Pam Hall was a volunteer I saw frequently. She was born in Creston, BC, and she’s bubbly and cute, a strawberry blonde with curly hair. Someone was always waiting to talk to Pam. Either from across the room or in the parking lot, people wanted to be in her company. She was a singer in a successful band in Vancouver before she moved back to the Kootenays. I was curious how she began volunteering at Our Daily Bread.

When Pam returned to Nelson, she went back to school and became a Community Support Worker. One of Pam’s clients is K., is a middle-aged man with autism. Pam found activities for K. and herself during the week, but on Sundays they were running out things to do. They both loved music, so they visited churches until Pam and K. found the Kootenay Christian Fellowship. Pam came to the Kootenay Christian Fellowship for the music, and she was moved by Jim’s sincerity. She became a member of the church and a volunteer at Our Daily Bread.

“This was a Christian organization walking the walk,” she said.

For the past ten years, Pam and K. have volunteered at Our Daily Bread. Pam worked at the door or picked up supplies for the kitchen, K. helped to cut vegetables. Although K is quiet, when he and Pam are finished and she’s driving him home he names everybody he knows at Our Daily Bread.

Pam volunteers at the door at Our Daily Bread. She ensures everyone coming in is using hand sanitizer and is wearing a mask.

Pam has empathy for people. When she was waiting to adopt her son, he suffered two skull fractures in the home of his foster mother. He’s grown now, but in the past, he had problems with his short-term memory. Pam knows that the reason people have disadvantages are not always visible.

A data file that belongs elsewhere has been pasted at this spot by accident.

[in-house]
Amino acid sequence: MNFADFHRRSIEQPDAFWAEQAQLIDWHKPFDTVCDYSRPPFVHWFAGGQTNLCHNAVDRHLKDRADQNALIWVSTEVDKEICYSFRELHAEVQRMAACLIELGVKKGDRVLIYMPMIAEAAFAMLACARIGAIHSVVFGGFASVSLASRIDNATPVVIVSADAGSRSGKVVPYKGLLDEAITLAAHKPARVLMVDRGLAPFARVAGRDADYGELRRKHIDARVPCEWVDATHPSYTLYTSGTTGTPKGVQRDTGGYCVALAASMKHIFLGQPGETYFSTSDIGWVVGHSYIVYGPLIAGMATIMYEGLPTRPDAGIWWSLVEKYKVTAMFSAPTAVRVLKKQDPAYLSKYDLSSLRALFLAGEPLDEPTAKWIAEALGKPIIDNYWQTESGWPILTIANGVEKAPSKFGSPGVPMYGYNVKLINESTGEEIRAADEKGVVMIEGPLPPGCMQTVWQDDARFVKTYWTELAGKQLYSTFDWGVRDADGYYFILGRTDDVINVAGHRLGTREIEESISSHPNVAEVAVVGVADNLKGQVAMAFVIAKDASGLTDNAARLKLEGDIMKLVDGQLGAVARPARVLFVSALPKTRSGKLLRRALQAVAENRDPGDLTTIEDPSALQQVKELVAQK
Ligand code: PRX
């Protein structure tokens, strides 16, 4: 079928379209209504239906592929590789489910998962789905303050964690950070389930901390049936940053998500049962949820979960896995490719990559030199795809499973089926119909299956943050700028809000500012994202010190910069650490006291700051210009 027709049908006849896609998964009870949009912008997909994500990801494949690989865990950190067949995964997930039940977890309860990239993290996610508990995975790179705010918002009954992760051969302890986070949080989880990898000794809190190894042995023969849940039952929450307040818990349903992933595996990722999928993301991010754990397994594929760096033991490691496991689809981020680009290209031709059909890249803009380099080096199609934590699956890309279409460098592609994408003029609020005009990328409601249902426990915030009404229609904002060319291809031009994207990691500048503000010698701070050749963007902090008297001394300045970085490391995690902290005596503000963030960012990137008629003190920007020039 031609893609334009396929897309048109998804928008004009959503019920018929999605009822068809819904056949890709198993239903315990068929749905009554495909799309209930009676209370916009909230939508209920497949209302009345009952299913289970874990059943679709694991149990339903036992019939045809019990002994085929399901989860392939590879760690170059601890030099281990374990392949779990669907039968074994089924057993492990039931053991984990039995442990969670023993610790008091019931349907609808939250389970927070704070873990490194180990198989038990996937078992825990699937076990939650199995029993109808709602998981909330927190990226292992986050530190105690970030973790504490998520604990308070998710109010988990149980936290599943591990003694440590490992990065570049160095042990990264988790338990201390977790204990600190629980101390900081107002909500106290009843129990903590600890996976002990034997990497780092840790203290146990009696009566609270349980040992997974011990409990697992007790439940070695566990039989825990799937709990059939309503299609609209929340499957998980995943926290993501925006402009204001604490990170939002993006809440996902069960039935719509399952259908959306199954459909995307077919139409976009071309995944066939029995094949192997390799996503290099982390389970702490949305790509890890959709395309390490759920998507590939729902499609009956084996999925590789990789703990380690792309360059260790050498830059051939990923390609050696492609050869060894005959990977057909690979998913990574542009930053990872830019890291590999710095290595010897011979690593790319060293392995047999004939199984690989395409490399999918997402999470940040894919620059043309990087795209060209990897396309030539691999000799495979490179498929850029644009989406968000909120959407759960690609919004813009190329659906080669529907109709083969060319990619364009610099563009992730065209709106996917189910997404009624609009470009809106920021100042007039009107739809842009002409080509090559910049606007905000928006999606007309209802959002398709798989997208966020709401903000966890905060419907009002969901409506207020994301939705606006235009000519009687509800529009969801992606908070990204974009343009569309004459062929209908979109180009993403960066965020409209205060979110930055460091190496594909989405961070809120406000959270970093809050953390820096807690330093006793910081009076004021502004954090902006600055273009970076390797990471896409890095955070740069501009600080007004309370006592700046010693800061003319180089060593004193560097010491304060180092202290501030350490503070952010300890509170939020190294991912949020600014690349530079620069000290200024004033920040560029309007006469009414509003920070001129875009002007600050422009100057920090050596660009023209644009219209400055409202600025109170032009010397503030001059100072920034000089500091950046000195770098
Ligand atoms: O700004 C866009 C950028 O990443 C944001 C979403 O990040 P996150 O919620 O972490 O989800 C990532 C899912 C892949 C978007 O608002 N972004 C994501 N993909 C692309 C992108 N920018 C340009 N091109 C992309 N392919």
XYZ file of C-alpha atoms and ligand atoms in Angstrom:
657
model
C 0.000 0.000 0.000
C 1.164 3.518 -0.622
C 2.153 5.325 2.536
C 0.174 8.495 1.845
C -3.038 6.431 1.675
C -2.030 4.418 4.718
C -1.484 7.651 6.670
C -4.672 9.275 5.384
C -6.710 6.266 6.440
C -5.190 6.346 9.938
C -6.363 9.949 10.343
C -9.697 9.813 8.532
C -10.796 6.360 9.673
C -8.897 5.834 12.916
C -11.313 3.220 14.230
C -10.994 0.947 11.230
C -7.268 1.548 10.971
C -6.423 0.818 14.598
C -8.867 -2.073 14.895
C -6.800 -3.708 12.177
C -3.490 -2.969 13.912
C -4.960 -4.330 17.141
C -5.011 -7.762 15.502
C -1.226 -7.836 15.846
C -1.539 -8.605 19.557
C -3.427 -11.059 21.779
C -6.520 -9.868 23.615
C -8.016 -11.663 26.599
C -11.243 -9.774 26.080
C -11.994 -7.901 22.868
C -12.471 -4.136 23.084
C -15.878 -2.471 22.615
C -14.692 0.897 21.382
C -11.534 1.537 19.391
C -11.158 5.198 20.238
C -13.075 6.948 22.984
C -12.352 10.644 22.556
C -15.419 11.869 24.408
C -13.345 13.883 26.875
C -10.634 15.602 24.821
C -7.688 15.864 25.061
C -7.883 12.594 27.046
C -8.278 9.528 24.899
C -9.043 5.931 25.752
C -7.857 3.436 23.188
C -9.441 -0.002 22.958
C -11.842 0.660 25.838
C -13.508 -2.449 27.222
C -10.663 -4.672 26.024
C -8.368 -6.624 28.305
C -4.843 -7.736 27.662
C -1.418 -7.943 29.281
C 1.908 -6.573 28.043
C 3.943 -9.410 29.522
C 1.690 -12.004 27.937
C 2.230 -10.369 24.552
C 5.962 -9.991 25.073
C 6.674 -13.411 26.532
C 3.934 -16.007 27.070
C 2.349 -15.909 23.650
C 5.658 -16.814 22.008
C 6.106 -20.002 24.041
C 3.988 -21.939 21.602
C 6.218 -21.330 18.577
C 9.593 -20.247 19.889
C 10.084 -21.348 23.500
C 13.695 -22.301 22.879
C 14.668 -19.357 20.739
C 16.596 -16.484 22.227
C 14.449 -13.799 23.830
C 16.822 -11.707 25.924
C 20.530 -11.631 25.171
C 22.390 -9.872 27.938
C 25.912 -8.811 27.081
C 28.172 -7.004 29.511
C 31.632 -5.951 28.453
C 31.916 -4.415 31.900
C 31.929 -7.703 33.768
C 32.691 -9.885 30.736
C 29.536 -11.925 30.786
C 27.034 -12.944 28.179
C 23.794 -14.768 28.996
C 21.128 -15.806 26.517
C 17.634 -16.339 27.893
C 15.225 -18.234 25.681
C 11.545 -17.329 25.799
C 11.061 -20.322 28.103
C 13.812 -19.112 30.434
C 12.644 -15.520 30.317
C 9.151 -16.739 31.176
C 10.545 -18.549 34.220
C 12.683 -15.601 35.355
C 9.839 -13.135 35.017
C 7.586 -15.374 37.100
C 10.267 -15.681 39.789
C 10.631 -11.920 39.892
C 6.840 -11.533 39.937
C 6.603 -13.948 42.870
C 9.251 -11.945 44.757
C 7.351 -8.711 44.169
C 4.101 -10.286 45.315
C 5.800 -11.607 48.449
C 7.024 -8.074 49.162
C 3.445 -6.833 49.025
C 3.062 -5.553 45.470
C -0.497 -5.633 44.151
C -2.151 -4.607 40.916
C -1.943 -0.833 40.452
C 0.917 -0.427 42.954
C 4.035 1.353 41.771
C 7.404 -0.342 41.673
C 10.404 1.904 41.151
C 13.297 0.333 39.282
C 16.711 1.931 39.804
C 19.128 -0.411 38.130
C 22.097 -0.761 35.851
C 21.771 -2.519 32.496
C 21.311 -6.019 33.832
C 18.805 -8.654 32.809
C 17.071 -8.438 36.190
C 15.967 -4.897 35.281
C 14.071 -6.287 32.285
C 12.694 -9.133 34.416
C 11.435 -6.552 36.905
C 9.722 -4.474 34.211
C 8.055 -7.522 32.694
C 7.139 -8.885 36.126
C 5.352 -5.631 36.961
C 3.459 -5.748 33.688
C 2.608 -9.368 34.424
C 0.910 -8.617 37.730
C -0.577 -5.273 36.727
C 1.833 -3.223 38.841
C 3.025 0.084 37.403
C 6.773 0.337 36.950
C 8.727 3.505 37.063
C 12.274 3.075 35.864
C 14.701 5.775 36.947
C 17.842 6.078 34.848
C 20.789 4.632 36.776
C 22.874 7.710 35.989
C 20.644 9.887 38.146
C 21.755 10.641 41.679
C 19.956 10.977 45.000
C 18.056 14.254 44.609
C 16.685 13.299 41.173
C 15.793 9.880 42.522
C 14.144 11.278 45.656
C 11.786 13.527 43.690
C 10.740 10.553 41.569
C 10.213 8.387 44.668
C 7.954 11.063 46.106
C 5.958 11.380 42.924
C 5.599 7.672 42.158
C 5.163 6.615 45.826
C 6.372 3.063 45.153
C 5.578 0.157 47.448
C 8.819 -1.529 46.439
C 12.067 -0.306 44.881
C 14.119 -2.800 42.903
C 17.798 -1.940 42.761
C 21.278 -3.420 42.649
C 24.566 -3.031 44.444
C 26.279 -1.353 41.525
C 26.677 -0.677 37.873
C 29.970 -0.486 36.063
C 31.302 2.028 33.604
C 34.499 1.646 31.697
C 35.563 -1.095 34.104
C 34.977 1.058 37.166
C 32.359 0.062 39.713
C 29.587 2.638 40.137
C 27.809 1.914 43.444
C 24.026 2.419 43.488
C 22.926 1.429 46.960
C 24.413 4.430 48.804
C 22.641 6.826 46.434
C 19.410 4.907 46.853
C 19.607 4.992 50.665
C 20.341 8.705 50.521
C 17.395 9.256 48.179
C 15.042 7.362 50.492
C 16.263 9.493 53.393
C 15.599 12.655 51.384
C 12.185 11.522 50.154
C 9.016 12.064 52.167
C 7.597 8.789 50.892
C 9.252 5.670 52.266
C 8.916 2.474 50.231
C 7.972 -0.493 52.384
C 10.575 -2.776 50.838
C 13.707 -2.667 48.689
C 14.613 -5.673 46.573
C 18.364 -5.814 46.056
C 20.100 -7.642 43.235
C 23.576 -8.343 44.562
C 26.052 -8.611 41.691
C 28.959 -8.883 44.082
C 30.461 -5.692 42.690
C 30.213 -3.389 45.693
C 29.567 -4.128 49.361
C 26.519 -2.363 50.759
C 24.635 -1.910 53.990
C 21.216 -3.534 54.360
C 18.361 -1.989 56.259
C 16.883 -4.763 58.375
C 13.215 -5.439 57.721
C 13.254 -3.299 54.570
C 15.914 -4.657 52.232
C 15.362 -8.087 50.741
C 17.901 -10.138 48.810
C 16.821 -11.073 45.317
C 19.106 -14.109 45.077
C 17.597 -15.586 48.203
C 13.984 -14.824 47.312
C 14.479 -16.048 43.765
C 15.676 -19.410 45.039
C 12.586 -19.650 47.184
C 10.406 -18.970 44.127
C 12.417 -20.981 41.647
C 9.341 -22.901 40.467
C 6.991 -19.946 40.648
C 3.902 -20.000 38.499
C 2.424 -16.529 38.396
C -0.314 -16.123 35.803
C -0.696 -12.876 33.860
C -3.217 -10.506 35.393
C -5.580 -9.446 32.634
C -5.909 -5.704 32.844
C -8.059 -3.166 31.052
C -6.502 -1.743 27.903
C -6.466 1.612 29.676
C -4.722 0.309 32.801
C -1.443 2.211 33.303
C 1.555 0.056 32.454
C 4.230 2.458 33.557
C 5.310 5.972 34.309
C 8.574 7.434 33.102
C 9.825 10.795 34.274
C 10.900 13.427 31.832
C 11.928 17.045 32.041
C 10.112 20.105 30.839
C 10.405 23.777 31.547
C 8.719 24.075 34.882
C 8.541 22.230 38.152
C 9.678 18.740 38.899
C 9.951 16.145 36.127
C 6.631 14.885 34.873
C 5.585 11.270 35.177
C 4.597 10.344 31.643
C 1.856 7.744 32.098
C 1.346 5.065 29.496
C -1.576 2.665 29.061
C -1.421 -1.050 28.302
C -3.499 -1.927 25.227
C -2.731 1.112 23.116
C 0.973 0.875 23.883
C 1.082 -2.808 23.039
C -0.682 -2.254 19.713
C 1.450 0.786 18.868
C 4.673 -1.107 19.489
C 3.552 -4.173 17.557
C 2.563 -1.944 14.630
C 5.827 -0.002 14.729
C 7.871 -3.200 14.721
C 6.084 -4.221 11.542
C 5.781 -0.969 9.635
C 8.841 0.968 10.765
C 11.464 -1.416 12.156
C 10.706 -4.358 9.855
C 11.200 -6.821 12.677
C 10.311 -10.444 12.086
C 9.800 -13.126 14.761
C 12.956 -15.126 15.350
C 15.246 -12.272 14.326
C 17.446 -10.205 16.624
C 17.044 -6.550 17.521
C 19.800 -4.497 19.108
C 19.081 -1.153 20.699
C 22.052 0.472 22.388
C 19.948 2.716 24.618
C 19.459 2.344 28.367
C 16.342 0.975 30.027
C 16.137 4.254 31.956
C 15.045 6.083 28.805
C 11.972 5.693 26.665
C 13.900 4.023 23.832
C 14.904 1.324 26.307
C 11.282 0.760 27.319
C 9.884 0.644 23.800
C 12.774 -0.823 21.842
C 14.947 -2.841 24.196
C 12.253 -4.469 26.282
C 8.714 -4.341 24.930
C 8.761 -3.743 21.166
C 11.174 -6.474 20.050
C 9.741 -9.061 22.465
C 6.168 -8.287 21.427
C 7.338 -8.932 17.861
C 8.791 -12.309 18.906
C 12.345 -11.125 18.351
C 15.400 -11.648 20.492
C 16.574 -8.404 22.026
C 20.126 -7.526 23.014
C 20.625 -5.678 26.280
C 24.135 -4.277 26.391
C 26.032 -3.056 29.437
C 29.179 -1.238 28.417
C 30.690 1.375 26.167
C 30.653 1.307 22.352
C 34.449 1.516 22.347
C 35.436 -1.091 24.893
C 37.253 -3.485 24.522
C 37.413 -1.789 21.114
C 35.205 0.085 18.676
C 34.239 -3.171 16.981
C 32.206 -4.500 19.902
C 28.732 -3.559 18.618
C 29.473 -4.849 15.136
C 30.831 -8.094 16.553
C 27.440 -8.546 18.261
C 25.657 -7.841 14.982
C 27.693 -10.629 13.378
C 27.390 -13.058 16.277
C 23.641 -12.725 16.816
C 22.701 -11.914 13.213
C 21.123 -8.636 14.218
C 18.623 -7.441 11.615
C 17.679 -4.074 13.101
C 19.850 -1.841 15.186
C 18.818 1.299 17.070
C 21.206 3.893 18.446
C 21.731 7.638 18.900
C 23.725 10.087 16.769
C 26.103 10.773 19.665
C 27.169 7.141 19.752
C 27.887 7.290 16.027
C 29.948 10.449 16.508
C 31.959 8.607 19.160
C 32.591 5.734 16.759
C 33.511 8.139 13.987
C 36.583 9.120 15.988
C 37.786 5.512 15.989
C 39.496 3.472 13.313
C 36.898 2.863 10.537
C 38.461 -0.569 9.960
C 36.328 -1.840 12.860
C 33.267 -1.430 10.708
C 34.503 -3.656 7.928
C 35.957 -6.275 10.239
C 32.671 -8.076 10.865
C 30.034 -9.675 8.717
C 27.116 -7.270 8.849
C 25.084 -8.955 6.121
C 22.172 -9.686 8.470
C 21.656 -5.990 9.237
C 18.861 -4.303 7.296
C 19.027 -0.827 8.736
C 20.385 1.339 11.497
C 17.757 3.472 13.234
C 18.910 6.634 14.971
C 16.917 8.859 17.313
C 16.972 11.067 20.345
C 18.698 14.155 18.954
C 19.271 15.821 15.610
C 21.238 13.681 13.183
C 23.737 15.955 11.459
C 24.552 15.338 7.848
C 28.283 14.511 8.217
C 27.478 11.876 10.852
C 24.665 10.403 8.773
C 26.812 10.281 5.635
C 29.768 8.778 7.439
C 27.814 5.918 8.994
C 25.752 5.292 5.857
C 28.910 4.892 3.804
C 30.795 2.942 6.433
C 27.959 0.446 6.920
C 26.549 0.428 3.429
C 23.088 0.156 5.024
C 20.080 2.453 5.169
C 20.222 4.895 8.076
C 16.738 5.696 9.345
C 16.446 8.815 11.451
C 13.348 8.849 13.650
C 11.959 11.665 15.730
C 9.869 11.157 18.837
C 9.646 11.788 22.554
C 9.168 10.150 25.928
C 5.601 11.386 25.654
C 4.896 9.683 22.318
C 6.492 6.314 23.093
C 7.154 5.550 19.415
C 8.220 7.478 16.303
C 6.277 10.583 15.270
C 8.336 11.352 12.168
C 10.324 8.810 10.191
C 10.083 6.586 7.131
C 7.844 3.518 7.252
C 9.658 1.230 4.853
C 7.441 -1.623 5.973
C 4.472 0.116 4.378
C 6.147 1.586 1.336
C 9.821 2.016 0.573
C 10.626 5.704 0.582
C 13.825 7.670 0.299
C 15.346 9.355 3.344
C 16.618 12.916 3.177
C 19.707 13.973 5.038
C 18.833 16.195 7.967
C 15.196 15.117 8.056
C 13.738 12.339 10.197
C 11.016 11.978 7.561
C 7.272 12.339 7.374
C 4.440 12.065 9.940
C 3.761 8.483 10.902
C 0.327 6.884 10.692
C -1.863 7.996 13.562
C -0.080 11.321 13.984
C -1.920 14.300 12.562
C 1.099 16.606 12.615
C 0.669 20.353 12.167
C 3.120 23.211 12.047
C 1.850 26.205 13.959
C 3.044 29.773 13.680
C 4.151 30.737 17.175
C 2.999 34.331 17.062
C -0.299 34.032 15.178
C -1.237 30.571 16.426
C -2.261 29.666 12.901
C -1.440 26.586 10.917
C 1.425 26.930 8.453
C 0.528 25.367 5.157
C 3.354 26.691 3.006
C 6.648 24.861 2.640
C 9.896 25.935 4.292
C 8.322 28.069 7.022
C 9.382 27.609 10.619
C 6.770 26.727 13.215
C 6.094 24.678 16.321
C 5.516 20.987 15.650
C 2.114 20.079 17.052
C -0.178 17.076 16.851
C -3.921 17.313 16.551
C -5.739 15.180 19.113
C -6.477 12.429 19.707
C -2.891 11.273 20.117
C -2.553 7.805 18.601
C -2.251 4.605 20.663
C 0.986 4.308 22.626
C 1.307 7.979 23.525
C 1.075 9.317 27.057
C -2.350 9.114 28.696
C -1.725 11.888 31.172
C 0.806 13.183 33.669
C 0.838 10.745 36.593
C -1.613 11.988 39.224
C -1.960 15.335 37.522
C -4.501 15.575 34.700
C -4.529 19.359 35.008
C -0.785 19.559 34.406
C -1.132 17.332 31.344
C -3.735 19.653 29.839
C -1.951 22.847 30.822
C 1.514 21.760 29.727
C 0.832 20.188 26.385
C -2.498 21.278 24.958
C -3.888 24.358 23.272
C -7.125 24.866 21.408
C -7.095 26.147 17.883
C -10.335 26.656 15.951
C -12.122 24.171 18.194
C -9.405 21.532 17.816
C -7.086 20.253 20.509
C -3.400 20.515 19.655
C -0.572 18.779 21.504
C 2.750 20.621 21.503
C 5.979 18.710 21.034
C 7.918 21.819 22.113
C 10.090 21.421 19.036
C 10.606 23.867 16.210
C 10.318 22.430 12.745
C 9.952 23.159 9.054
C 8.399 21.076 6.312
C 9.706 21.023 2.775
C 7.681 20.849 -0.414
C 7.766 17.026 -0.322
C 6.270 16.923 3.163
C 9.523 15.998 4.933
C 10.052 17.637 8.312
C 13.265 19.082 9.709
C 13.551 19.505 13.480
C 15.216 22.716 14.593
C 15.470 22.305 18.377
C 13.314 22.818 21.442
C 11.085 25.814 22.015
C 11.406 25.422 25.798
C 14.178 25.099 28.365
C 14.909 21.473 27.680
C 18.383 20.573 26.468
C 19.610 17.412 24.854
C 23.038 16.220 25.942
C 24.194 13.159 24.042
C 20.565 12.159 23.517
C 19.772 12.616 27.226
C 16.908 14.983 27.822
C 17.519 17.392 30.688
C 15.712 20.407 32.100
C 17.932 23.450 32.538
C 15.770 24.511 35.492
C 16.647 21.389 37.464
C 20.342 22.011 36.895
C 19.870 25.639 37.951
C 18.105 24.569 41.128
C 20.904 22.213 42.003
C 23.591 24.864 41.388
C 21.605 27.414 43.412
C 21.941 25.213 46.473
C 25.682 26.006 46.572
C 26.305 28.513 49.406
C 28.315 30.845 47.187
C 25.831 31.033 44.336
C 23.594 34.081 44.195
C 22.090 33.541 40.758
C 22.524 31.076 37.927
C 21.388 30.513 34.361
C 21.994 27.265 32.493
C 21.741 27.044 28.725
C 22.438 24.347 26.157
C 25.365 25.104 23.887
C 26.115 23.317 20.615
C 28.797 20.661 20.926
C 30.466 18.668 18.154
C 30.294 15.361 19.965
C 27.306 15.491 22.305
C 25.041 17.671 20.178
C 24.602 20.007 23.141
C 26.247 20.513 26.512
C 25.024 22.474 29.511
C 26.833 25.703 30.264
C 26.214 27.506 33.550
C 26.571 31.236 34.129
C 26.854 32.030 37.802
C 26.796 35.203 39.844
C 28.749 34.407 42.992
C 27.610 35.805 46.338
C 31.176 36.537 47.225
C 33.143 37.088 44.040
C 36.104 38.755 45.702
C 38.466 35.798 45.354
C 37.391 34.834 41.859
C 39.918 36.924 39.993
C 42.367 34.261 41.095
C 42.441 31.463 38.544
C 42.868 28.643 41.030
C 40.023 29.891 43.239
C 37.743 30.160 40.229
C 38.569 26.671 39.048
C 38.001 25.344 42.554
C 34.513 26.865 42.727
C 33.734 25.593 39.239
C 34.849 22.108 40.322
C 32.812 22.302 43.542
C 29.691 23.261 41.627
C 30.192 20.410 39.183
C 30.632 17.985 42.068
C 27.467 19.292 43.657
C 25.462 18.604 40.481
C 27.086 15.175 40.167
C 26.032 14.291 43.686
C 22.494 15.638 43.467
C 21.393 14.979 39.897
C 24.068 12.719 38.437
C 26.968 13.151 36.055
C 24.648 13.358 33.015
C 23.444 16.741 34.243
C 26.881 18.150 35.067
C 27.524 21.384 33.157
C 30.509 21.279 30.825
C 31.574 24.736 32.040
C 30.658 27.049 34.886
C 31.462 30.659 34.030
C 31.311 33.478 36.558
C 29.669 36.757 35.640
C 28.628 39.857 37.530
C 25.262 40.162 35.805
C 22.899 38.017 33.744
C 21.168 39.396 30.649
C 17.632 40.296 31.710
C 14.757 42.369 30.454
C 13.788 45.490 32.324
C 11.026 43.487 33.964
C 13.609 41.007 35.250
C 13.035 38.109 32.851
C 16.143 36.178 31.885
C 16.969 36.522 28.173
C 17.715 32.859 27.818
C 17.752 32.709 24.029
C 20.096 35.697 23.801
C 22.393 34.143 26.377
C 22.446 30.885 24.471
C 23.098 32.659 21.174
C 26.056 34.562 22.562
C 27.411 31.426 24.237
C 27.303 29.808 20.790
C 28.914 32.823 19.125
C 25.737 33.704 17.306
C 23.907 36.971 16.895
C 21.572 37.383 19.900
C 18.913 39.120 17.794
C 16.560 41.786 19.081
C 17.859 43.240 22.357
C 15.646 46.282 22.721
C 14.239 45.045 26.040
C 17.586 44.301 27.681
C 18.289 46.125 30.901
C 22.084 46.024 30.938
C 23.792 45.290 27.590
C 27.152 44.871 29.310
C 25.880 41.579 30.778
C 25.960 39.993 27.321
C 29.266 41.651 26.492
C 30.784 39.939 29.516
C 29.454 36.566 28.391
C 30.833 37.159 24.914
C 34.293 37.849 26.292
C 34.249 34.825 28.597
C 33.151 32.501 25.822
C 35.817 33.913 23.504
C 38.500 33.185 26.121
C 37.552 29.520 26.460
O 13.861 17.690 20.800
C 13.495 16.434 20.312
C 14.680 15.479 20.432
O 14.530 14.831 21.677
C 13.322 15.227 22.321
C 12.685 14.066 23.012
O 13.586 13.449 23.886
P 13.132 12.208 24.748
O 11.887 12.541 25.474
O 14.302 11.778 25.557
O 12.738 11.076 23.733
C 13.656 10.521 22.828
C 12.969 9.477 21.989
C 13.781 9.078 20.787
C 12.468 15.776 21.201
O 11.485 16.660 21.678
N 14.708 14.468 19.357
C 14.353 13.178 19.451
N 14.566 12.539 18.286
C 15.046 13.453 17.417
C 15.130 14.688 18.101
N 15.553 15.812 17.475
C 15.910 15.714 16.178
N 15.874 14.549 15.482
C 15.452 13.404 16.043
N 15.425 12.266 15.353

Before I left Our Daily Bread, I talked to Steve, a social work student at Selkirk College. Steve felt seniors and women found Our Daily Bread helpful because of the peaceful environment.            

Jim and Pam, K, Melinda, Kathy and Steve, Henry, Marlene, and Gloria are the reason Our Daily Bread is a special place. The people who give donations of food, money, or time to Our Daily Bread are working together so Nelson is a kinder place.

About Meredith Macdonald

Meredith is one of two creative writing students at Selkirk College who has joined us the past few months to learn a bit more about journalism and try her hand at writing a story for Living Here. We’re proud to publish her first piece for us this week.

Meredith moved to Nelson in 2018 from Vancouver. She is a Selkirk College student and her favourite classes at Selkirk have been Creative Writing. She wrote this story for Living Here as part of a professional practices assignment. Meredith is excited about the enthusiastic people who work at the magazine, and she is learning new things about writing at Living Here. She would like to continue as a volunteer writer and is thinking about new story ideas. Meredith is grateful for the many helpful, patient people in the Kootenays.